Chris Knipp Writing: Movies, Politics, Art

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PostPosted: Fri Aug 18, 2023 7:36 am 
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FUMIARI HYUGA: I AM A COMEDIAN アイ アム ア コメディアン ( 2022) - JAPAN CUTS JULY 26-AUGUST 6, 2023


Documentary of the trials and evolving style of a controversial Japanese comic

A middle school dropout, 79th in a class of 79, from the nowhere town of Fukui, comic Daisuke Miramoto won a big competition in 2010 and played with his partner Nakagawa Paradise as "Women's Rush Hour" delivering high speed machine-gun patter to large audiences with 150 shows a year. Then he began talking bluntly about politics and social issues - the mindless personality worship of President Shinzo Abe; the faulty cleanup after the Fukuoka disaster - and he was cut from TV and his audience dropped to nothing.(Translation may lose nuances, but this political talk seems unfunny.) This well crafted documentary of a major Japanese comedian's trials follows him for a three-year period and is artful and thought-provoking. It brings the social limitations of Japanese culture into sharp relief and illustrates the truth of the cliché of the sad comic.

Filmmaker Hyuga follows Muramoto for three years as he continues to challenge the status quo as a comedian and as his comic style evolves into something more personal and heartfelt while he faces the added challenges of a diminished audience, of his father’s disapproval an ofd a worldwide epidemic that caused his shows to be cancelled. He connects to Zainichi Koreans in Japan, permanent residents who yet have second class status, and he goes to South Korea and bonds with students of Japanese there.

The film follows several dramatic arcs. Muramoto decides he wants to move to America after his fortunes drop in Japan due to the politics, and he goes there for a short time, and attempts to do standup in small clubs, even though he knows little English (remember, he was a terrible student), using notebooks. It's brave. In one small club with mostly black people, they laugh at every line he says. In others he bombs because they can't understand him.

The filmmaker also follows him back to visit his mother, whom he hasn't seen for years, and an old school friend. The school friend recalls he connected with the smart guys even though he was an academic failure. His mom is feisty and cheerful and has scrapbooks of his fame. With his father -his parents are divorced - it's more intimate and affectionate; but then they argue over politics. He objects to his younger brother's guard service because it's dangerous, his father doesn't. After, he cries. And he acknowledges to his schoolmate that being no good at anything was very painful, in school - and meanwhile, while he was growing up, his parents were constantly fighting. But his mother has recounted that even as a small kid he was a comedian and make people laugh.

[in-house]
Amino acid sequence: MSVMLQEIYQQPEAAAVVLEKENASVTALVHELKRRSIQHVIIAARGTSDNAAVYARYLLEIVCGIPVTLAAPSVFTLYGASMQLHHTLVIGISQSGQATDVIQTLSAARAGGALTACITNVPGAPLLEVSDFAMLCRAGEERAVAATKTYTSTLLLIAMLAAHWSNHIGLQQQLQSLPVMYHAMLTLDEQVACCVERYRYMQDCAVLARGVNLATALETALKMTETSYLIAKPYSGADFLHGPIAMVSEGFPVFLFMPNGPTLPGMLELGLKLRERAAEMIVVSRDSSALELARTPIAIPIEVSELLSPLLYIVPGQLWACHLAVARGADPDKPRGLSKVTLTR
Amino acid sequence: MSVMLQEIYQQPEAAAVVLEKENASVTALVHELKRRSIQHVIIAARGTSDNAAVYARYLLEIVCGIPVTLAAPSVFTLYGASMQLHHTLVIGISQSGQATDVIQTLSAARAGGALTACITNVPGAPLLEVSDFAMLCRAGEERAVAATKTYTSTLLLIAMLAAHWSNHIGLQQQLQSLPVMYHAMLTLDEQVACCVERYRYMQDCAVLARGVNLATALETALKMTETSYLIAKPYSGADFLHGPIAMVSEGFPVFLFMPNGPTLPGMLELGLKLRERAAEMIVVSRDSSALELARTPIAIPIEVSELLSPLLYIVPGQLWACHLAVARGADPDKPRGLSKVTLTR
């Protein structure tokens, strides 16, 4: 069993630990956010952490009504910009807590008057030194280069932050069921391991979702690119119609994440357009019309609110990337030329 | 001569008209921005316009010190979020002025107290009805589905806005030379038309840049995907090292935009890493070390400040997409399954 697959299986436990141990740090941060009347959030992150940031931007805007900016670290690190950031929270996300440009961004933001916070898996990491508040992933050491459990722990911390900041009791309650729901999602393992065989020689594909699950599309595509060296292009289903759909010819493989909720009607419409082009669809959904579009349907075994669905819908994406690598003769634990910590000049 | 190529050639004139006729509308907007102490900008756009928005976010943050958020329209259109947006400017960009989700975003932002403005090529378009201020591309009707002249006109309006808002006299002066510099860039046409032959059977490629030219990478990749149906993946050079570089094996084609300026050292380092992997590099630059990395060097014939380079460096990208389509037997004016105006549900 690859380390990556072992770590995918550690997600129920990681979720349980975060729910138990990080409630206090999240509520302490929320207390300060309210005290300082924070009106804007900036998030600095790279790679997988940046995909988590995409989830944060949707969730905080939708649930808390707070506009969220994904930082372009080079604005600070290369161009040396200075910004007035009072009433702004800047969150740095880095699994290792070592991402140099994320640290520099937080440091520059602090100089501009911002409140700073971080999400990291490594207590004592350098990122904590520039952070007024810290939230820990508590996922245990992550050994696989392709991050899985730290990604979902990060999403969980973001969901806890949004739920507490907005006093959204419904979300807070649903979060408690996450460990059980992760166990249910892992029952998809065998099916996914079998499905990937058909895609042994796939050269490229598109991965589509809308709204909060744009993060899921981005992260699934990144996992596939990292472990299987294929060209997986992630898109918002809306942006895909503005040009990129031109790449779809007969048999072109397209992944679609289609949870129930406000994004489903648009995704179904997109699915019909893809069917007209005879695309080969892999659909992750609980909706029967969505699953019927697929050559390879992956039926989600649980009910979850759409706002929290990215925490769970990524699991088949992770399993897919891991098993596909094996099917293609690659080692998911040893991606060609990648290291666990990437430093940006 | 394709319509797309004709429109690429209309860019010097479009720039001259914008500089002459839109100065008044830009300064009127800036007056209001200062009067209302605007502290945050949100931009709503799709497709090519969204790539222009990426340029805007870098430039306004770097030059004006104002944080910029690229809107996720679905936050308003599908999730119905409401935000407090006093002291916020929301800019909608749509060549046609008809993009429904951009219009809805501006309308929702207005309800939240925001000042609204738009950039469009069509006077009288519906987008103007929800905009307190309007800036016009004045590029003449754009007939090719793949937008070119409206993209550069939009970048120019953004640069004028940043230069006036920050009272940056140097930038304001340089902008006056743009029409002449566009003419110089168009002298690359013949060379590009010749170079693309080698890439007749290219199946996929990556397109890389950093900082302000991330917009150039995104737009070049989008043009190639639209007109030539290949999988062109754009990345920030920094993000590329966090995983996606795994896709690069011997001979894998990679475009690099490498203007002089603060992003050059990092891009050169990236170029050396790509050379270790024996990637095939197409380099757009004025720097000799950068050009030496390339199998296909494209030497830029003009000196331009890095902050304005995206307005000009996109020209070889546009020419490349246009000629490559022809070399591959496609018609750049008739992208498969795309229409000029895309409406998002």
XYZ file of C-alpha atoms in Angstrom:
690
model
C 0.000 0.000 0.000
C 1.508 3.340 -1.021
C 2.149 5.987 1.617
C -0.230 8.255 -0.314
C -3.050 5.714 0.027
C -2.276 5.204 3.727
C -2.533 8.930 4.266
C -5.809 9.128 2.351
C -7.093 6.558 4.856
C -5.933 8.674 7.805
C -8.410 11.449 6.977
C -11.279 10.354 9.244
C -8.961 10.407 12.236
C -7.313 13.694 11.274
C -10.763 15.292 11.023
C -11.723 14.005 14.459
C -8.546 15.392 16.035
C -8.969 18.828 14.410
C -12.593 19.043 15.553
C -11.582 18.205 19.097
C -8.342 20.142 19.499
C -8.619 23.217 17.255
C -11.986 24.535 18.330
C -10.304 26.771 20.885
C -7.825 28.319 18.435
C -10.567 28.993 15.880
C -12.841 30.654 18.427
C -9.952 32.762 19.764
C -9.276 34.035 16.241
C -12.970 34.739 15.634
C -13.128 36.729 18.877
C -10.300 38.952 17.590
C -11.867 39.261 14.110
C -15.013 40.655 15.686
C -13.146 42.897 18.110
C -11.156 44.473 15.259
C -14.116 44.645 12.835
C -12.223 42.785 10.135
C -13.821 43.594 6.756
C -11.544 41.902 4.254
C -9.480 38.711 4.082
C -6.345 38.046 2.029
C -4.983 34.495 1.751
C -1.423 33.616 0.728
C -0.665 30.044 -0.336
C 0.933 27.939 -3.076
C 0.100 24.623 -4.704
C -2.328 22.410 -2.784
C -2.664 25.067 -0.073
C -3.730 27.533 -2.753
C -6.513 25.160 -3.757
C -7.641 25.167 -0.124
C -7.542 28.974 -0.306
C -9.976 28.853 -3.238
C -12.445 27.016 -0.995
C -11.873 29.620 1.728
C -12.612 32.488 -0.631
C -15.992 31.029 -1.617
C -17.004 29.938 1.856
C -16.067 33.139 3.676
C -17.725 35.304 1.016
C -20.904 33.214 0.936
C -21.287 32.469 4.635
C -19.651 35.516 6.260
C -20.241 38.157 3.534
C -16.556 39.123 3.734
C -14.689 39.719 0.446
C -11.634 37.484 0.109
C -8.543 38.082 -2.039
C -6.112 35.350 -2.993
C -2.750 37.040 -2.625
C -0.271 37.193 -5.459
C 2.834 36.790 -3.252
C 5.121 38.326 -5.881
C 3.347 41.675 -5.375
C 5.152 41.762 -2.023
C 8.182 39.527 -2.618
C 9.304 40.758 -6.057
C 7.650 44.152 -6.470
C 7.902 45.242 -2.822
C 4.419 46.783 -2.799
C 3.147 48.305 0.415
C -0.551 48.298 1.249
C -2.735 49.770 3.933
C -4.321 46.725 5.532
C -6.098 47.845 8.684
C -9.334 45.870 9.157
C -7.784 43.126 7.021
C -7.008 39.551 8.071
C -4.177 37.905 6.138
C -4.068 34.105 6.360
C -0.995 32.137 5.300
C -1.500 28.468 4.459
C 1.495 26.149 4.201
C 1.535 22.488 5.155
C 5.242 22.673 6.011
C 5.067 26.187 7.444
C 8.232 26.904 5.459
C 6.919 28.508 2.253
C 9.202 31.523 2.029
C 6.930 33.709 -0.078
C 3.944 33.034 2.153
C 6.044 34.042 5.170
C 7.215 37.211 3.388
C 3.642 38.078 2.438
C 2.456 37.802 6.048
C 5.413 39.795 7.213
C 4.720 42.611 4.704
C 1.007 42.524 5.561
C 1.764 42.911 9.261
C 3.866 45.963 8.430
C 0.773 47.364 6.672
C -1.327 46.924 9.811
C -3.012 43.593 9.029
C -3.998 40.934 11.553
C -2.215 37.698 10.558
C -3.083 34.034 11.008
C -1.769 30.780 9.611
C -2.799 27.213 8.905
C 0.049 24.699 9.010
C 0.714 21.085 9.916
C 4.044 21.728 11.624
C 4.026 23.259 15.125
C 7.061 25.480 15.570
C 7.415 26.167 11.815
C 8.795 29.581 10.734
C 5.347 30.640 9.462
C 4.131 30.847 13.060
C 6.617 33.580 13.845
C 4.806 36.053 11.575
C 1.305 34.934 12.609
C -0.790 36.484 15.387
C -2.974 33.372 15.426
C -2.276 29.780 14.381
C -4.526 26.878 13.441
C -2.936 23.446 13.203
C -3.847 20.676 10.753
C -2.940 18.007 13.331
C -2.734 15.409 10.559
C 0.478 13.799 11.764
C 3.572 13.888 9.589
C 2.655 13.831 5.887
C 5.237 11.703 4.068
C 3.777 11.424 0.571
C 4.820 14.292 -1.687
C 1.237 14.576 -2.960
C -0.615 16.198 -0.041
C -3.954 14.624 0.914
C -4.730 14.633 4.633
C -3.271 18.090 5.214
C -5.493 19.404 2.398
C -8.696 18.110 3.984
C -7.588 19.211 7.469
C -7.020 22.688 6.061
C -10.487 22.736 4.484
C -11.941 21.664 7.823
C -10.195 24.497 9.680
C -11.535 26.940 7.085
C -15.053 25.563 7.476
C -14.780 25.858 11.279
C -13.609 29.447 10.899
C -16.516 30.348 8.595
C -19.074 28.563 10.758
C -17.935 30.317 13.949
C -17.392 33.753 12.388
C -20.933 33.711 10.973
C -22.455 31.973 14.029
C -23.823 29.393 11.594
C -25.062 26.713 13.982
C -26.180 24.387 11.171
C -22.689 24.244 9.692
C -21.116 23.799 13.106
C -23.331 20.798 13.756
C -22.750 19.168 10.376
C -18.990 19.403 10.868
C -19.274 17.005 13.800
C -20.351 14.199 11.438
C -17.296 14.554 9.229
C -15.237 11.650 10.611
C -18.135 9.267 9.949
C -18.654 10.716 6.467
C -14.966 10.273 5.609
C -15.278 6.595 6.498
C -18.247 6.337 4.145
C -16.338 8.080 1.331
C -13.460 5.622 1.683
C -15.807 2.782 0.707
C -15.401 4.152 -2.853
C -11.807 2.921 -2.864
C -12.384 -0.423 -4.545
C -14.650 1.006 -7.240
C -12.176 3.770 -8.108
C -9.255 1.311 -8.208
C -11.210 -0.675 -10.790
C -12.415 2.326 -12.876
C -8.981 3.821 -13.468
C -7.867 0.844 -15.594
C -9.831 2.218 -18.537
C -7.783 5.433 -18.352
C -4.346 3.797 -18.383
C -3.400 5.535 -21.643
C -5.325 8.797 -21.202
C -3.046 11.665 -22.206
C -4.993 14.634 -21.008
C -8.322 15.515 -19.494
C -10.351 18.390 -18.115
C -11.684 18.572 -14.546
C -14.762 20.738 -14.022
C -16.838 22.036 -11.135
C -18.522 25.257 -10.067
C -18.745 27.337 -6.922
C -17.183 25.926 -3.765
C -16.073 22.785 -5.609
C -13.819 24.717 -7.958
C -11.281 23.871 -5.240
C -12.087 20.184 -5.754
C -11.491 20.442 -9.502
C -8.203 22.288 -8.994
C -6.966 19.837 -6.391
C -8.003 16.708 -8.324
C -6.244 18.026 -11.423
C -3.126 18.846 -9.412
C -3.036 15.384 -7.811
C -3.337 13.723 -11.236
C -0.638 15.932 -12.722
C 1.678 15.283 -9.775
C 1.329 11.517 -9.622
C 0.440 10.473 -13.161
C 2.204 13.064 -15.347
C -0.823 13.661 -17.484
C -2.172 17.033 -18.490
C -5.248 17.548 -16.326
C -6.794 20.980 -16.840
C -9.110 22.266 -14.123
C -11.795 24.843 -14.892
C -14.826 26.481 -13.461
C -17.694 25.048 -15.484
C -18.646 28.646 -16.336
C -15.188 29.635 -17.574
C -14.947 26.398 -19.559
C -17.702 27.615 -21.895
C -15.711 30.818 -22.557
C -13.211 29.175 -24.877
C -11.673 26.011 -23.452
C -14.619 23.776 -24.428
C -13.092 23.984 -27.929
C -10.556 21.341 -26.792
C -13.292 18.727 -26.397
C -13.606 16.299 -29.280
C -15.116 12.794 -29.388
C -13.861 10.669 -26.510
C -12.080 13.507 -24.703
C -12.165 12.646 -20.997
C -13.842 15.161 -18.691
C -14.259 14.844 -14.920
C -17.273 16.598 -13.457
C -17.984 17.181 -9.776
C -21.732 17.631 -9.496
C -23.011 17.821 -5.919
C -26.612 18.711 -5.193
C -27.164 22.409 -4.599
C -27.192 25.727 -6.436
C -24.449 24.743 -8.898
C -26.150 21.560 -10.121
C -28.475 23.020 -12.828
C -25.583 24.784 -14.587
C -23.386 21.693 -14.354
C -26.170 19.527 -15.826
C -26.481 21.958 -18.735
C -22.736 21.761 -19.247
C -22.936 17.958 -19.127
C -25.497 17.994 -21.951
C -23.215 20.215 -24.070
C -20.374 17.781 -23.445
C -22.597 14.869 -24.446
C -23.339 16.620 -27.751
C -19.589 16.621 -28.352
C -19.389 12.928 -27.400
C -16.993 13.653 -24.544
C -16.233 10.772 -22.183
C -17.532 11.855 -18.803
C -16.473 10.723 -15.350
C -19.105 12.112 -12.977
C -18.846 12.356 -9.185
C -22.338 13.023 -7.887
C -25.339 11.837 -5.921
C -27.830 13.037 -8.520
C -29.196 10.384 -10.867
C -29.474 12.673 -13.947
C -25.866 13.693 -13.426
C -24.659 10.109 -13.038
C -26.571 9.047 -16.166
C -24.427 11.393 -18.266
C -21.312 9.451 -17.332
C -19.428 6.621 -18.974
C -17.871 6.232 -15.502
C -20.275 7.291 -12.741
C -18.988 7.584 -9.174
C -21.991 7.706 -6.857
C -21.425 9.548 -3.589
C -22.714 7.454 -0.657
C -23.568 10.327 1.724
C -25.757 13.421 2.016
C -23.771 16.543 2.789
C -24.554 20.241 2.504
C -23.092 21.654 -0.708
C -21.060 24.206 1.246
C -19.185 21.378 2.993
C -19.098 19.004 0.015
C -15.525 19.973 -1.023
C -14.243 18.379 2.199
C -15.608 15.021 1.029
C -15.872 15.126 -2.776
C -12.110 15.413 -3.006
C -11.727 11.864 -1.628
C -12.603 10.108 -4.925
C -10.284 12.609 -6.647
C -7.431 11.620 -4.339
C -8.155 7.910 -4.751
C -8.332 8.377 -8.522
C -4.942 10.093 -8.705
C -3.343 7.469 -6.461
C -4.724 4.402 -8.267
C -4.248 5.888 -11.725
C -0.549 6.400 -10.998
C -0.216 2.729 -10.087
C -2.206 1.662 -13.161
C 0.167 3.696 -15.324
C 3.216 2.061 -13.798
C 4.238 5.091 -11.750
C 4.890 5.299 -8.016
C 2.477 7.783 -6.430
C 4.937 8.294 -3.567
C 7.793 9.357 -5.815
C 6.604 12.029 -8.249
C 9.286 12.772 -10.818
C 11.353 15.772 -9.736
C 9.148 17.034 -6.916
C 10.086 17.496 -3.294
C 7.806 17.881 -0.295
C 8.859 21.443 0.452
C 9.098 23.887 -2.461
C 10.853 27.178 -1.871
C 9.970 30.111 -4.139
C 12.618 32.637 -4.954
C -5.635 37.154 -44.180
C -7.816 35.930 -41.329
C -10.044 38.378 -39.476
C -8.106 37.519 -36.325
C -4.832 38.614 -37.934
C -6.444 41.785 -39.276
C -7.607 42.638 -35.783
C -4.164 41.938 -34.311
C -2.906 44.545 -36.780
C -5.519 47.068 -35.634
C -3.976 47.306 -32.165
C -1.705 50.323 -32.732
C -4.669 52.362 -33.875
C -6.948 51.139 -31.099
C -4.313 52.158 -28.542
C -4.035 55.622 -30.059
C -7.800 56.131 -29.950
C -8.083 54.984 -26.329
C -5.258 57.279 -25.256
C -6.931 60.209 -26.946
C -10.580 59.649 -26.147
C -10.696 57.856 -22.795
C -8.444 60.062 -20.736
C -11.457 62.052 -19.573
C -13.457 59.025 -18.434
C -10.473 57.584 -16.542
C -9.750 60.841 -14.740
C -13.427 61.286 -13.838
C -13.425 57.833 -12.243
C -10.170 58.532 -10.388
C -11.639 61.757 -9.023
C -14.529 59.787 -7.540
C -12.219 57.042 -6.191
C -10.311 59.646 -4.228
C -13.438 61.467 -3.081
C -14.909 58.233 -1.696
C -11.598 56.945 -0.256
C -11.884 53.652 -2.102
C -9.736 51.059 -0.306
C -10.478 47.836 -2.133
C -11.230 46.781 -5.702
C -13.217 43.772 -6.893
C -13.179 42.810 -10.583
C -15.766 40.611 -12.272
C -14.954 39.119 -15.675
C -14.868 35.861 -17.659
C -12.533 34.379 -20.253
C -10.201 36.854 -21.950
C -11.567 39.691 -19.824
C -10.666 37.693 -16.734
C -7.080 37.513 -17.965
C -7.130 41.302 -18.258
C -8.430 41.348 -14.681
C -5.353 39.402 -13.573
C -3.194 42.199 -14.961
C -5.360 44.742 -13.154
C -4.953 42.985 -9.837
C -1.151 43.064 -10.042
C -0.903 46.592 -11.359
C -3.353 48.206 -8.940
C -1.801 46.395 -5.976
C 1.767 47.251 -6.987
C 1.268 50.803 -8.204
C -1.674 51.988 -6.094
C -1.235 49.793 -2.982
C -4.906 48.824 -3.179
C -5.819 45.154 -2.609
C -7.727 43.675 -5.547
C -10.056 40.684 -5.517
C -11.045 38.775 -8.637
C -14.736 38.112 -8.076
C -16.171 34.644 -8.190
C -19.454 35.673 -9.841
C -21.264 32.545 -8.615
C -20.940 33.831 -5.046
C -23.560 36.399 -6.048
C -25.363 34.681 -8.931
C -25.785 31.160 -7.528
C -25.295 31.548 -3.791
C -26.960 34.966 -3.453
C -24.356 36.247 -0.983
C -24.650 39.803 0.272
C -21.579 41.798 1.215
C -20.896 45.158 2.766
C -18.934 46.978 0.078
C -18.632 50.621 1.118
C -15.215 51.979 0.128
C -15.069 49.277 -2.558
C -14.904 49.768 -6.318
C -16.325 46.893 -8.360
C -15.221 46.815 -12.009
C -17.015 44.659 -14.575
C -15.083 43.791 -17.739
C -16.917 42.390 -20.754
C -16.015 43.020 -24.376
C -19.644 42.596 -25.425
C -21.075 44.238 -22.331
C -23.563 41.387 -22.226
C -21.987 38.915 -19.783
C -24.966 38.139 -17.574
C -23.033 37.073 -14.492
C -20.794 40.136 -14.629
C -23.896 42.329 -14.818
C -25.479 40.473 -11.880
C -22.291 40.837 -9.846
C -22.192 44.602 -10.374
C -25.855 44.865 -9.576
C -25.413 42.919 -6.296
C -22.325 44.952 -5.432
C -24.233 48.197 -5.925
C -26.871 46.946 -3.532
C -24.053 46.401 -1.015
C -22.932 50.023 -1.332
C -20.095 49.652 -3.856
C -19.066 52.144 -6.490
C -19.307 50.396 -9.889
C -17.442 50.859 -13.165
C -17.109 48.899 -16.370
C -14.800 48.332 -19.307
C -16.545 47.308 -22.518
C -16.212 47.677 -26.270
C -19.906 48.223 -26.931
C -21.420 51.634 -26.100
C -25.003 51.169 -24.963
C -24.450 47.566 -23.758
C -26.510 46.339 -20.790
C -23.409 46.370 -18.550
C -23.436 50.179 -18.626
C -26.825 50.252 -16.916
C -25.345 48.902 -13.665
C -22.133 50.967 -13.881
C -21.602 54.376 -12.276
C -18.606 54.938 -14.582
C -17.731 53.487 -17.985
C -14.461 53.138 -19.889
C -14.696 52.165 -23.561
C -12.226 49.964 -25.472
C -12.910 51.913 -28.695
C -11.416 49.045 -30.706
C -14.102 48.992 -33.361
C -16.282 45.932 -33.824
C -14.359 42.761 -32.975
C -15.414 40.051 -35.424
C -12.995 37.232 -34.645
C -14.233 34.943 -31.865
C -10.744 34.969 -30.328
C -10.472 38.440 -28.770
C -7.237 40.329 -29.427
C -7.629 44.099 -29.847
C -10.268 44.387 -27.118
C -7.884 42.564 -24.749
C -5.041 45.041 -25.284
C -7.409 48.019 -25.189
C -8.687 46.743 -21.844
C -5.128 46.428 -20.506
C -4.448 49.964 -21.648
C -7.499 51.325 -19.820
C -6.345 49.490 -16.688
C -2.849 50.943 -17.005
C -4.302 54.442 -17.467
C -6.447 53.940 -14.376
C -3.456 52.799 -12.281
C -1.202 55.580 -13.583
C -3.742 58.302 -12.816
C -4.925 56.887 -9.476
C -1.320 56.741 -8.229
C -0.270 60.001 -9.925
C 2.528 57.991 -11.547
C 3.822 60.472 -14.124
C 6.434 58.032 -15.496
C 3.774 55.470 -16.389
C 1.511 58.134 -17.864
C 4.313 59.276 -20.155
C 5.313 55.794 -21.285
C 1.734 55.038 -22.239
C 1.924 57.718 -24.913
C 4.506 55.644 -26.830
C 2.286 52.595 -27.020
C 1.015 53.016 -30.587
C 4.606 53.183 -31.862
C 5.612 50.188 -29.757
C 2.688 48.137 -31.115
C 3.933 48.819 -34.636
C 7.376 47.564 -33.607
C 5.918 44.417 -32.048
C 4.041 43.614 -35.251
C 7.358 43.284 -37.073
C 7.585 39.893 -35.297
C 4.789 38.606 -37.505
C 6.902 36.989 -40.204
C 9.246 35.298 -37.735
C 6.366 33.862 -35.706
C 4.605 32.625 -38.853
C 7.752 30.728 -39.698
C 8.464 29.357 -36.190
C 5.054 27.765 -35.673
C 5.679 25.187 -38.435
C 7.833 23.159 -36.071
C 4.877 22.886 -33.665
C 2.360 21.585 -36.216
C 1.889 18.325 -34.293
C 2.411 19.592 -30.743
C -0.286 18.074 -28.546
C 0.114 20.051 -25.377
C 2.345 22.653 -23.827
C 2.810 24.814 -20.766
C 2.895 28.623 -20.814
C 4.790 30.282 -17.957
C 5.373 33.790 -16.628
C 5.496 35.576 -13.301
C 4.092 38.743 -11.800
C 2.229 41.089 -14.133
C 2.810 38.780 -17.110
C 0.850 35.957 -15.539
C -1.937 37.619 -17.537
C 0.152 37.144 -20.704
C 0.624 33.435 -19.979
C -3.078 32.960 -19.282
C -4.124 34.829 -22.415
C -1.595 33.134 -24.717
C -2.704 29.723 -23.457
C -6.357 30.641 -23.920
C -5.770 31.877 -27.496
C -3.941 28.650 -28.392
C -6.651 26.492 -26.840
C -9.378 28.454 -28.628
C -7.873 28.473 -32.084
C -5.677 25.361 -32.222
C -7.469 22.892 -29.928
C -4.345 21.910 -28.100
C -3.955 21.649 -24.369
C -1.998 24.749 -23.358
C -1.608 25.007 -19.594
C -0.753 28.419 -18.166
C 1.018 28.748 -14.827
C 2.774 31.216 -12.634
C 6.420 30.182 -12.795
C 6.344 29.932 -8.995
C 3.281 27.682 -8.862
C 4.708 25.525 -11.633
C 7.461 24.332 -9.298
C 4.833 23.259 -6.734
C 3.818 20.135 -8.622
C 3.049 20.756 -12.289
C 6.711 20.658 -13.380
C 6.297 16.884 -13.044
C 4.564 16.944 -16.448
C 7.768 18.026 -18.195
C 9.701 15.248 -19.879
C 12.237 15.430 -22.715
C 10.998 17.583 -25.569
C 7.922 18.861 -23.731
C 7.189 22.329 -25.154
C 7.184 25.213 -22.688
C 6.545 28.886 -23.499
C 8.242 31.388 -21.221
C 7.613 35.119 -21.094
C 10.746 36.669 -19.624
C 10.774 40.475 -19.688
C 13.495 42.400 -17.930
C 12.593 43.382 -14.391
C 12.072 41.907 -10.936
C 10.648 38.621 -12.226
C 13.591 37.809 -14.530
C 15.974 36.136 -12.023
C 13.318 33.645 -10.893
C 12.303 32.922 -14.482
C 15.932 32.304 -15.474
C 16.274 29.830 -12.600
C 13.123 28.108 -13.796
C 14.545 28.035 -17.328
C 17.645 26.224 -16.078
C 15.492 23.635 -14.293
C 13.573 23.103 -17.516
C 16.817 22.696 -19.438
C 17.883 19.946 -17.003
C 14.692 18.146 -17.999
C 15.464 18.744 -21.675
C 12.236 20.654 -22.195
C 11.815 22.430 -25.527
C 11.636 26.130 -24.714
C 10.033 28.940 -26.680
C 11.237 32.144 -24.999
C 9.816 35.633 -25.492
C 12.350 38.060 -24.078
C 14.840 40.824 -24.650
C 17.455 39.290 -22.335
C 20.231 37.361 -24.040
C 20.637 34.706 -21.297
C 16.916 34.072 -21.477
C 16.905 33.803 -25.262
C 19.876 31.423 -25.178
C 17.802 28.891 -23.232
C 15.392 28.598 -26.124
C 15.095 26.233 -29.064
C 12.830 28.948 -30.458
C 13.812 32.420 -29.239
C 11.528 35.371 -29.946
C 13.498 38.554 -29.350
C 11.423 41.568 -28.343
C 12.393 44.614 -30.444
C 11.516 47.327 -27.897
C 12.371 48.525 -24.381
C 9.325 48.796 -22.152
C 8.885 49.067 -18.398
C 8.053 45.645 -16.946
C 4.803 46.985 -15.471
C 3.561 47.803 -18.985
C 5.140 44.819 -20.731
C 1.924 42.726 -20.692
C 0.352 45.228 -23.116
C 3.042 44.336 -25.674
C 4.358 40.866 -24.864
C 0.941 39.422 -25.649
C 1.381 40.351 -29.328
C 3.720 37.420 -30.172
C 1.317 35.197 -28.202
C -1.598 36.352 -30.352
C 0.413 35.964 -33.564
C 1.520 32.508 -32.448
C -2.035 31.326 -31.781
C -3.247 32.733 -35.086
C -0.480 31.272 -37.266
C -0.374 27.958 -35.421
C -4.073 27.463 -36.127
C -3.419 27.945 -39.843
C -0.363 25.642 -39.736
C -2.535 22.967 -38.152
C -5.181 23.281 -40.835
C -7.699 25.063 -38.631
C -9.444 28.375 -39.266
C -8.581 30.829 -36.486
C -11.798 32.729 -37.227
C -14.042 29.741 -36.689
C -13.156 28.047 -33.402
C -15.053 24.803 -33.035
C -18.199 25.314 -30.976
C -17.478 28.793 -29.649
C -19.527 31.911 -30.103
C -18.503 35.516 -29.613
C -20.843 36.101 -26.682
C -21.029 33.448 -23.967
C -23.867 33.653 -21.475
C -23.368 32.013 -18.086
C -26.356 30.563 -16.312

Every so often director Hyuga lets the soundtrack go silent for a haunting moment; sometimes lets the screen go dark as well. This haunting effect risks losing the film's forward motion, but is a way of hinting how precarious the world of this man, of perhaps all standup comics is. Miramoto and his partner still get scheduled for sold-out performances in all the major cities. Then Covid-19 comes and one after another these big shows are cancelled. He has no income.

Back in Japan, for a small audience, when he dramatizes a "screaming angry lovefest" on the phone with his father over Prada shoes, we see his edgy, emotional improvisational gift, how he can safely bring his edgy experiences into the more timid world of Japanese culture with healing laughter. His routine before a small audience the day after his father has died of cancer is something to see. It does translate. Afterward he says as an eldest son he failed as a mourner, but "As a comedian I killed it, Dad."

Over its three-year time span I Am a Comedian conveys as well as any film you'll ever see how a comic turns the tragedies of his own life into laughs. Where does Miramoto go after this? Will he find a way to be edgy and still make a living in Japan? One certainly hopes so - because when he says "I am a comedian, I am a comedian" in English, he is expressing the deep calling he has, the thing he was born to be. His growing intimacy and emotional rawness cuts through the bonds of Japanese culture in fascinating ways.

I Am a Comedianアイ アム ア コメディアン, 108 min., debuted at the DMZ (Korea) Sept. 23, 2022; at Tokyo Film Festival Oct. 29, 2022. Screened for this review as part of the Jul. 26-Aug. 6, 2023 Japan Cuts, NYC, where it was shown Sat., Jul. 29, 2023, 3:30 pm.


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